Now he crawls away just as I peel a funk-encrusted diaper from his little bum, leaving a horrific trail of...residue...in his wake. (An aside: I am now a firm believer that introducing solids should wait until kids are properly potty-trained. Or better yet high school. I am generally not a squeamish person, but those diapers — eww...just eww.) I used to prefer diapers with snaps, but now I've come to realize that velcro is a lot faster to secure when the object of your diapering is racing away from you at a feverish clip. Except they only work when he also wears pants. After all, nothing is more fun than undoing the velcro tabs on one's diaper in the middle of the living room rug.
My boredom-curing instincts have also all gone to hell. When Chins gets tired of what he's doing, he simply crawls over to something else. Usually an electrical cord, bit of trash, or one of the cats' tails. This has thrown me for such a loop that I totally forget all my mad parenting skills, and it isn't until d.w. gently shoves us out the front door that I remember "oh yeah — walks."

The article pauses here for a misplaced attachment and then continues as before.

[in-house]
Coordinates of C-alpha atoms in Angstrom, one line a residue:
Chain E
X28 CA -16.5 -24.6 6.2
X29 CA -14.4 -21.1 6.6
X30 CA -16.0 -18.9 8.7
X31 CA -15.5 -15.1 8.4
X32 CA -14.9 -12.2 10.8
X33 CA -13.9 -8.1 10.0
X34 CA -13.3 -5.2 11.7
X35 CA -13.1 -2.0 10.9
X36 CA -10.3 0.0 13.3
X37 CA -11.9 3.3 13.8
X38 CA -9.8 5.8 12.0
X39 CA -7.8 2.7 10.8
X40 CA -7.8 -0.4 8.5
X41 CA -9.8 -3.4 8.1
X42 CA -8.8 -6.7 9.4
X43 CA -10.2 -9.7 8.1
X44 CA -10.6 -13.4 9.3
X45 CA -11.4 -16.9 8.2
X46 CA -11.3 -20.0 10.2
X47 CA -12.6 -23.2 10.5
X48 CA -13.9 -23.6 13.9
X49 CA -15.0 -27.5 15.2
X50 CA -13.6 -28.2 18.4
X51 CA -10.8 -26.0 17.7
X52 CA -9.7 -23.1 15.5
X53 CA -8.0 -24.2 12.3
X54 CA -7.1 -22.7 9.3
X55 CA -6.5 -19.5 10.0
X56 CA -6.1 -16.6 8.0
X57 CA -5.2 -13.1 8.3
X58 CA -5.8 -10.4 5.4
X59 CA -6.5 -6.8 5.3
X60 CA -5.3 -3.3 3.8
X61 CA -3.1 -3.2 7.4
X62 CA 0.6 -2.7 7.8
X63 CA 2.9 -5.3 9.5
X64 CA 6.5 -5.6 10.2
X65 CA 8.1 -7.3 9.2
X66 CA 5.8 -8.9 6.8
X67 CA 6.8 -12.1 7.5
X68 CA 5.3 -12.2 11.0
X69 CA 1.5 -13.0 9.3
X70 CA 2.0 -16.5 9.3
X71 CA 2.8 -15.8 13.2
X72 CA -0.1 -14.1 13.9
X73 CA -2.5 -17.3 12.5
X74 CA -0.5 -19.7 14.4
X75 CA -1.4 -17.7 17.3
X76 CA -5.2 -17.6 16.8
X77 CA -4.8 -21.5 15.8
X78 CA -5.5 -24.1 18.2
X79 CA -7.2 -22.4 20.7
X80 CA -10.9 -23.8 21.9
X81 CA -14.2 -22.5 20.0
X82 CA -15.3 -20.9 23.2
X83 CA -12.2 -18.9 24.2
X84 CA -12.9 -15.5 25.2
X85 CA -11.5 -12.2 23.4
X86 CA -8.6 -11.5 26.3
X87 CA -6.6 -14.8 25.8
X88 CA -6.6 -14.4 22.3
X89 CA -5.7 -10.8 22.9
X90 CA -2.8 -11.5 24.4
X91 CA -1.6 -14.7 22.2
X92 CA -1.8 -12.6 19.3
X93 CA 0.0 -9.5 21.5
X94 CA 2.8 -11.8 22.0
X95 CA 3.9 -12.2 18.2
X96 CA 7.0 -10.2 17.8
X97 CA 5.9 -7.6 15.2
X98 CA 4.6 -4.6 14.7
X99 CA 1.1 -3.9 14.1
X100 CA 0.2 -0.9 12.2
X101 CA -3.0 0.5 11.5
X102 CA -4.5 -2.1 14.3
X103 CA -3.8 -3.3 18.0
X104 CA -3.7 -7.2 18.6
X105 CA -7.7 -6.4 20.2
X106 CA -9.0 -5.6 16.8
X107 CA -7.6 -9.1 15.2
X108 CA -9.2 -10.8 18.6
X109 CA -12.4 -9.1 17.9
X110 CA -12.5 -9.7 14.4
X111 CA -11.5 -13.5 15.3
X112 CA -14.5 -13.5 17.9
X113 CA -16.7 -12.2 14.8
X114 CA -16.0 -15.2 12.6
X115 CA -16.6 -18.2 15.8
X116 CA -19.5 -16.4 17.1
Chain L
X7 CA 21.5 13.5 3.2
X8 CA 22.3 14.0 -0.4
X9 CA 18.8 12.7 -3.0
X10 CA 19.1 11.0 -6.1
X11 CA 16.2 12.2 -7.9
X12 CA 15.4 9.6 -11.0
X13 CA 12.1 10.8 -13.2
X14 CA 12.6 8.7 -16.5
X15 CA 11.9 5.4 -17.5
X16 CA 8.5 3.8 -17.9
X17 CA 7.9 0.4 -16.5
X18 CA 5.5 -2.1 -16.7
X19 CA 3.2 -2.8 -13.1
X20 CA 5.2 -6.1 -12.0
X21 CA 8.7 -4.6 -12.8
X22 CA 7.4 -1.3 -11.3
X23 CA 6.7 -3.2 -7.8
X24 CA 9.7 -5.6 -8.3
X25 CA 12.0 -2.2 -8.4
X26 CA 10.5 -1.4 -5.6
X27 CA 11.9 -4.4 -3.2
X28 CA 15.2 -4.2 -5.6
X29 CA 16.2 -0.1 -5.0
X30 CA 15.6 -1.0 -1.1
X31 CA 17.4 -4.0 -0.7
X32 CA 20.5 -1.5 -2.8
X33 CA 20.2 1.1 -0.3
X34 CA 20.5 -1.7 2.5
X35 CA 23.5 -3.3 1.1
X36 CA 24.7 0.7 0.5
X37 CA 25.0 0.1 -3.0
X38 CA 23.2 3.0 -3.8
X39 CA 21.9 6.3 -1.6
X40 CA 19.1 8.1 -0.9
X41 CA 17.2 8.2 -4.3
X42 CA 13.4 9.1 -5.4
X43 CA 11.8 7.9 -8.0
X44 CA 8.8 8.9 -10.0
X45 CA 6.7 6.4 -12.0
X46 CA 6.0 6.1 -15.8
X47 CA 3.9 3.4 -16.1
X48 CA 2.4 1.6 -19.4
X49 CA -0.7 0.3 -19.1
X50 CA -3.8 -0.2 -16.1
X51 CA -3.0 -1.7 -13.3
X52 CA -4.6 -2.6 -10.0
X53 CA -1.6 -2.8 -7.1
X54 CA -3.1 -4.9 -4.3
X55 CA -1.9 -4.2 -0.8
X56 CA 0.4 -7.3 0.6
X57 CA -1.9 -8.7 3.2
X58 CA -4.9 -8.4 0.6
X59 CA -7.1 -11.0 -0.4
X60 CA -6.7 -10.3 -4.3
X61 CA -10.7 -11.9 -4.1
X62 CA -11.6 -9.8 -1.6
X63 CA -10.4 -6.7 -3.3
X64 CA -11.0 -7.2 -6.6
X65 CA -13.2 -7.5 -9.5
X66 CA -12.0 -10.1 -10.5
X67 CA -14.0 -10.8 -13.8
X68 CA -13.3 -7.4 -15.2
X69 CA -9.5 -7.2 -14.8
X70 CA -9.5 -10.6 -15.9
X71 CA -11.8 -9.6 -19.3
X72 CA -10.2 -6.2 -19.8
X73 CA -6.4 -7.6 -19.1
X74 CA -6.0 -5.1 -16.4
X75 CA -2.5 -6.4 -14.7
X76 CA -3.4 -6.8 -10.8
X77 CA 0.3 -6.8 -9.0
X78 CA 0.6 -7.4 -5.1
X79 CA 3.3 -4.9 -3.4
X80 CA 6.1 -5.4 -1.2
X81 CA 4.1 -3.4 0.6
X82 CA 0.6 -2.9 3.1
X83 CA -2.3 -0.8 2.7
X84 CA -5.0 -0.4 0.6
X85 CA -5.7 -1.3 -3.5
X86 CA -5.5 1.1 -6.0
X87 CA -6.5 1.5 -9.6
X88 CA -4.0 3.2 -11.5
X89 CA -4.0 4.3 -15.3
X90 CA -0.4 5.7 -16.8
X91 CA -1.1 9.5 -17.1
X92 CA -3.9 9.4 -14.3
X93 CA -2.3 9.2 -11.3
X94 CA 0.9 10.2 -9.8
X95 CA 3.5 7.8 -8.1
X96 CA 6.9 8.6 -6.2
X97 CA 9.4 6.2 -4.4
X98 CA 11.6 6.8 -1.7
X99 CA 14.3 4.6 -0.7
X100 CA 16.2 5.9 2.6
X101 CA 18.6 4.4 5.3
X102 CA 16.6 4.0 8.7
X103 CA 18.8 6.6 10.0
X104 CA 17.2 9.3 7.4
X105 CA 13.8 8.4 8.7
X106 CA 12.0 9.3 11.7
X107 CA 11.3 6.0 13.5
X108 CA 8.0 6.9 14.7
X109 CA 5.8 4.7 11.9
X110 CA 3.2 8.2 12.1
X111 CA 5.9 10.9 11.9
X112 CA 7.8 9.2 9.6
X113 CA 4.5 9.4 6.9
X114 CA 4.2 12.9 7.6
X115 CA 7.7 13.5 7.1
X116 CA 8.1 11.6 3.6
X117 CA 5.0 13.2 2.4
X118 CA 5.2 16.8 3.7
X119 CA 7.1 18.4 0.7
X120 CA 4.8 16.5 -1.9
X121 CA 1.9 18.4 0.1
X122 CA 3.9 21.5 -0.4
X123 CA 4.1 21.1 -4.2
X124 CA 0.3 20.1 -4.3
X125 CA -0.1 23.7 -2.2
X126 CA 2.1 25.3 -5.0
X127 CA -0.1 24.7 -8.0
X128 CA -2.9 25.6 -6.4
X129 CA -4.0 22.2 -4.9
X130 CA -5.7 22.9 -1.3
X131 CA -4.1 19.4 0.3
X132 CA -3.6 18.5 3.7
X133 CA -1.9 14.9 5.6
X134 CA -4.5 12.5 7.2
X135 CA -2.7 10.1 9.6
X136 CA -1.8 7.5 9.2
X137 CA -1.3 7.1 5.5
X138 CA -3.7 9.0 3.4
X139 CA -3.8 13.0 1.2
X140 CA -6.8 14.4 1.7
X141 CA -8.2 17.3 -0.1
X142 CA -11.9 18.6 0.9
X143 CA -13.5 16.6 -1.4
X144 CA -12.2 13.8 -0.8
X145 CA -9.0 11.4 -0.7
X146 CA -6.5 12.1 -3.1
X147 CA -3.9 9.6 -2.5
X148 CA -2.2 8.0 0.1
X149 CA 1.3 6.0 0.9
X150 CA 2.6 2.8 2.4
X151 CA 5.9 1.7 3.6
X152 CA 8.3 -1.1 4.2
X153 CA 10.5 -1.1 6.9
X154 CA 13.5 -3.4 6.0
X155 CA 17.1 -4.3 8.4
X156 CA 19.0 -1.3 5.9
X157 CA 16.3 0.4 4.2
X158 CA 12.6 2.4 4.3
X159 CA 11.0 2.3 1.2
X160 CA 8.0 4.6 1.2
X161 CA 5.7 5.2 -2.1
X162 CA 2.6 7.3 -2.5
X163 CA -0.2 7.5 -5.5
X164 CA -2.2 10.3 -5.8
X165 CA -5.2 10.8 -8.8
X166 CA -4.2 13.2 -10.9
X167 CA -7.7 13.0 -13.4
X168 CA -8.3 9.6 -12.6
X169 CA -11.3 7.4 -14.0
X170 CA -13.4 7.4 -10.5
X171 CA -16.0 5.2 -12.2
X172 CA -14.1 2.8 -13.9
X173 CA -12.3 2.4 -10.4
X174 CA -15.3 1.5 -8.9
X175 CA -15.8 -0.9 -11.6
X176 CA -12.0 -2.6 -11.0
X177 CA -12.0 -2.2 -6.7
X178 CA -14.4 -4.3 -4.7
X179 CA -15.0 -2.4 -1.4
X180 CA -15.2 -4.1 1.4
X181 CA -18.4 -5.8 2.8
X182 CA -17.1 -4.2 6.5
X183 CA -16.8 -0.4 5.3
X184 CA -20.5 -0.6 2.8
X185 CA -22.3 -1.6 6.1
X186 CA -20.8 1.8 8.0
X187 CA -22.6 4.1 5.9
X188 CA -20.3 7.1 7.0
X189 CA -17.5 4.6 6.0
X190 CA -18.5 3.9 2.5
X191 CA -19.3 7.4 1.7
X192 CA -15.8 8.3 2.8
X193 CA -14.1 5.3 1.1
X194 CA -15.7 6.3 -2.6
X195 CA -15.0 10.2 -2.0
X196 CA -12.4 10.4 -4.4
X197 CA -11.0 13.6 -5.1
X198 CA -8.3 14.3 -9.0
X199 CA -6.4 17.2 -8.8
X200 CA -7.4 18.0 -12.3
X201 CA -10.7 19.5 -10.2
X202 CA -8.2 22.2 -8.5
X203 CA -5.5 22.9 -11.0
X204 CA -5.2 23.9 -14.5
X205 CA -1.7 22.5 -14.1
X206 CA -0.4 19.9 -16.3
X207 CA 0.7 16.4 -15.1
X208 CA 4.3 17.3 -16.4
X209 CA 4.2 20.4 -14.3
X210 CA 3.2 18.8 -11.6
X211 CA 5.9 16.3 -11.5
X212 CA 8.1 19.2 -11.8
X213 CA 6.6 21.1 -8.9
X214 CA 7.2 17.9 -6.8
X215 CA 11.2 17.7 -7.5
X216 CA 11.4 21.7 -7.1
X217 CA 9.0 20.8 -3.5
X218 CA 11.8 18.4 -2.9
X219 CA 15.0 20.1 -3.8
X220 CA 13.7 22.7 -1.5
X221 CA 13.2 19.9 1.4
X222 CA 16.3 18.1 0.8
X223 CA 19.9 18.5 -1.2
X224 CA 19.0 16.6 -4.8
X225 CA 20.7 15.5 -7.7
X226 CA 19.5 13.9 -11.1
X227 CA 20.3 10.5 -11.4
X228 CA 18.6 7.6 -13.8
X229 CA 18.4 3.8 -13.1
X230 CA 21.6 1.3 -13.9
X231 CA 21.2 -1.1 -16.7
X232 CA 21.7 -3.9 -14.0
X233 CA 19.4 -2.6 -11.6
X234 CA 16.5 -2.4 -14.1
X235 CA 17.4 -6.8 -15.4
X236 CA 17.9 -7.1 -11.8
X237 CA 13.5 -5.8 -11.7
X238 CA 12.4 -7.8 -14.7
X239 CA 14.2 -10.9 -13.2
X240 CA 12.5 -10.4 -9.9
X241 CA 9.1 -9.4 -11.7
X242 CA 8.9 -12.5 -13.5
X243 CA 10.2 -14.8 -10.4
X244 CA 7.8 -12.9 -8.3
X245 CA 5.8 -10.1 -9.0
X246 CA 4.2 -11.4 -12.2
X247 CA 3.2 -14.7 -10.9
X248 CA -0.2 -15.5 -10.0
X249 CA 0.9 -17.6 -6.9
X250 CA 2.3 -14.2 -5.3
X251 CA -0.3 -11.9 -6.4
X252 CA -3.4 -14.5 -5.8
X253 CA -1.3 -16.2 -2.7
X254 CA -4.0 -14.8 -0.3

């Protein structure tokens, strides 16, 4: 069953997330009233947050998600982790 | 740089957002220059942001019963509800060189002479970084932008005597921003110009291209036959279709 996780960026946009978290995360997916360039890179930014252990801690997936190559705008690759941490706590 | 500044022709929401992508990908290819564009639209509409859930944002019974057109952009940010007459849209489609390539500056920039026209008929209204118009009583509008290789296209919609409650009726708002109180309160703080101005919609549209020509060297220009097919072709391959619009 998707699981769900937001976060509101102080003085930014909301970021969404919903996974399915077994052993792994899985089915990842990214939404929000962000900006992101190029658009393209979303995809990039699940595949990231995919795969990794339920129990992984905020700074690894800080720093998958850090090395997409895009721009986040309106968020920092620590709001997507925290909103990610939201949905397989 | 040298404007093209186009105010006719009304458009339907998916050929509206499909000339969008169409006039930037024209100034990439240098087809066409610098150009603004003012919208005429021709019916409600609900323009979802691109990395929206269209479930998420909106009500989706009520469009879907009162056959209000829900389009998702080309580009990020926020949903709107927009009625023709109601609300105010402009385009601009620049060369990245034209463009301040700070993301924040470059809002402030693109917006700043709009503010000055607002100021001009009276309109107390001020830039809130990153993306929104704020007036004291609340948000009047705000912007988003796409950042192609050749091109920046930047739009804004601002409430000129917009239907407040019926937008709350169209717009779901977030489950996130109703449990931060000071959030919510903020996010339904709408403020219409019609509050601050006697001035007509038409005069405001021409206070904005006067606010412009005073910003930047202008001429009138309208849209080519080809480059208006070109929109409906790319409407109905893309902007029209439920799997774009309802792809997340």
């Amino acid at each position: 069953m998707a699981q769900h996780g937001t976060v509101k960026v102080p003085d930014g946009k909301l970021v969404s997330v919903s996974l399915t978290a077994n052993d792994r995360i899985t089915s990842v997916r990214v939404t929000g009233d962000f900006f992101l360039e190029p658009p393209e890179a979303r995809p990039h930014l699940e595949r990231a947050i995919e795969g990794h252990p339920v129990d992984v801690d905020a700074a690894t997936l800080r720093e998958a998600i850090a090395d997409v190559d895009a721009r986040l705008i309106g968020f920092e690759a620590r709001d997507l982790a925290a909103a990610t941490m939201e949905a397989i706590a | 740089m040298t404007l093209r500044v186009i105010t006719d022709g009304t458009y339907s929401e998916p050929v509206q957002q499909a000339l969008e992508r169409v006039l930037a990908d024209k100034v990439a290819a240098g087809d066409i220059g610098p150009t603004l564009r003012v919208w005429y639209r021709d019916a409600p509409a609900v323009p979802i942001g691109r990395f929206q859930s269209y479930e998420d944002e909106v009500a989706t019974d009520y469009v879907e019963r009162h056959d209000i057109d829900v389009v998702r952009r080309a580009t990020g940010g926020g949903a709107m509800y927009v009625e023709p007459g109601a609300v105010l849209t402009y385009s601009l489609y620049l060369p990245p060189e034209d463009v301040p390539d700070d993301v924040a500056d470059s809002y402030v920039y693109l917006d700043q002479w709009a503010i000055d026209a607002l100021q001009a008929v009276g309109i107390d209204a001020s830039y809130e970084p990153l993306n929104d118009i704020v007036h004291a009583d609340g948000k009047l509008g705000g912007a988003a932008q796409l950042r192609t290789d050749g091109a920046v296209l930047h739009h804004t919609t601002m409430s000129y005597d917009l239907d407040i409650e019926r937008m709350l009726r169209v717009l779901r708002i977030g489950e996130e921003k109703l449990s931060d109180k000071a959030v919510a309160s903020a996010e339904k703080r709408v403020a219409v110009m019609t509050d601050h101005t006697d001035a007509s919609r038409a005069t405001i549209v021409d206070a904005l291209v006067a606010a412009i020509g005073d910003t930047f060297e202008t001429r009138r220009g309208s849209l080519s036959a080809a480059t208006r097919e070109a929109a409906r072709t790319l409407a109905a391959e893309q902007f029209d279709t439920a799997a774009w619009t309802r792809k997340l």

But the napping! It used to be so easy! I would lay Chins down in the middle of the bed with his favorite blanket and walk away, a couple of hours later hearing the gurgling and cooing of a baby talking to his Blankie. How sweet. How nice.
But now? NOW?! No, of course it can't be like that anymore. Now I have to sit there rocking a squirming, body-straightening baby who screams at the top of his lungs like I'm feeding him feet-first to a pack of ravenous squirrels. Then, once he finally wears himself out and falls into a peaceful slumber, he wakes up mere minutes after I lay him gently in his crib with his blanket, ready to get up and start playing again. Sigh.
So there you have it. I've completely lost my touch. But I'm sure I'll hit my stride again, most likely just in time to be away for all of next summer...
That's right, after a LONG two months I'm finally heading west to spend the rest of the summer with d.w. and Chins. Apparently he decided to wait until I wasn't around to:
Well, maybe not that last one, but I wouldn't be surprised if he figured it out by tomorrow. He's always been kinda brainy that way.
But maybe I'm a tad biased...
Spotted by Christian and Megan on a French grocery store shelf. Nothing like a heaping bowl of Choco Crack first thing in the morning, you know?
Must be because French children spend their time playing stick-and-hoop and chasing balloons around cobblestone streets...